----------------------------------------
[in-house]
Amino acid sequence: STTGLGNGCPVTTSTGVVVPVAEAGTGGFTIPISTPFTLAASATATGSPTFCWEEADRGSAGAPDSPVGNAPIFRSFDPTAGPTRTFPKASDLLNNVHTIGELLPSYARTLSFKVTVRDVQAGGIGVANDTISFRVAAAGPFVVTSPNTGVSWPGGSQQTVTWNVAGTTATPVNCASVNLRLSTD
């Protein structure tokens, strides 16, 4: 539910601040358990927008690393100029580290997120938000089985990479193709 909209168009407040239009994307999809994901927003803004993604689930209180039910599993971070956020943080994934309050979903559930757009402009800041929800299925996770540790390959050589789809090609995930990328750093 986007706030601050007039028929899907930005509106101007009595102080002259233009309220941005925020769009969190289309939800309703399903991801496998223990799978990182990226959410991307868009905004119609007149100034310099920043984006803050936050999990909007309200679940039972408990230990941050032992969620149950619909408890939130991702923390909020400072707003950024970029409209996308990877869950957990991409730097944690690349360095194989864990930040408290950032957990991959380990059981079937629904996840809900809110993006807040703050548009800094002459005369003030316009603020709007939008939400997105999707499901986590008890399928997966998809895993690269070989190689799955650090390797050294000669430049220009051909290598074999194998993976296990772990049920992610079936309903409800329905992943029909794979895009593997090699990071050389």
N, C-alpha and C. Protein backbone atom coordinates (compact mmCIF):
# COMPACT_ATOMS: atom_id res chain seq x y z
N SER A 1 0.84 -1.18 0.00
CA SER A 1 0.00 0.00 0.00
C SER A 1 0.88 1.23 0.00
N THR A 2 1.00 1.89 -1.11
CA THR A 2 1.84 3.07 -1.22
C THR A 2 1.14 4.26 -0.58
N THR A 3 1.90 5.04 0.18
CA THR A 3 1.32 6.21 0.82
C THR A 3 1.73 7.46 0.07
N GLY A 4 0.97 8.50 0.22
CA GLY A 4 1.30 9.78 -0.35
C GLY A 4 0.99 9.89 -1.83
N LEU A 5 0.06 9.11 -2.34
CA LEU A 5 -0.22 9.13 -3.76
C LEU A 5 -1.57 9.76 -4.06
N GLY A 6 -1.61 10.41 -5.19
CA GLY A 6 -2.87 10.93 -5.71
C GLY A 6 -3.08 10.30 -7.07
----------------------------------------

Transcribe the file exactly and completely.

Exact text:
[in-house]
Amino acid sequence: STTGLGNGCPVTTSTGVVVPVAEAGTGGFTIPISTPFTLAASATATGSPTFCWEEADRGSAGAPDSPVGNAPIFRSFDPTAGPTRTFPKASDLLNNVHTIGELLPSYARTLSFKVTVRDVQAGGIGVANDTISFRVAAAGPFVVTSPNTGVSWPGGSQQTVTWNVAGTTATPVNCASVNLRLSTD
């Protein structure tokens, strides 16, 4: 539910601040358990927008690393100029580290997120938000089985990479193709 909209168009407040239009994307999809994901927003803004993604689930209180039910599993971070956020943080994934309050979903559930757009402009800041929800299925996770540790390959050589789809090609995930990328750093 986007706030601050007039028929899907930005509106101007009595102080002259233009309220941005925020769009969190289309939800309703399903991801496998223990799978990182990226959410991307868009905004119609007149100034310099920043984006803050936050999990909007309200679940039972408990230990941050032992969620149950619909408890939130991702923390909020400072707003950024970029409209996308990877869950957990991409730097944690690349360095194989864990930040408290950032957990991959380990059981079937629904996840809900809110993006807040703050548009800094002459005369003030316009603020709007939008939400997105999707499901986590008890399928997966998809895993690269070989190689799955650090390797050294000669430049220009051909290598074999194998993976296990772990049920992610079936309903409800329905992943029909794979895009593997090699990071050389």
N, C-alpha and C. Protein backbone atom coordinates (compact mmCIF):
# COMPACT_ATOMS: atom_id res chain seq x y z
N SER A 1 0.84 -1.18 0.00
CA SER A 1 0.00 0.00 0.00
C SER A 1 0.88 1.23 0.00
N THR A 2 1.00 1.89 -1.11
CA THR A 2 1.84 3.07 -1.22
C THR A 2 1.14 4.26 -0.58
N THR A 3 1.90 5.04 0.18
CA THR A 3 1.32 6.21 0.82
C THR A 3 1.73 7.46 0.07
N GLY A 4 0.97 8.50 0.22
CA GLY A 4 1.30 9.78 -0.35
C GLY A 4 0.99 9.89 -1.83
N LEU A 5 0.06 9.11 -2.34
CA LEU A 5 -0.22 9.13 -3.76
C LEU A 5 -1.57 9.76 -4.06
N GLY A 6 -1.61 10.41 -5.19
CA GLY A 6 -2.87 10.93 -5.71
C GLY A 6 -3.08 10.30 -7.07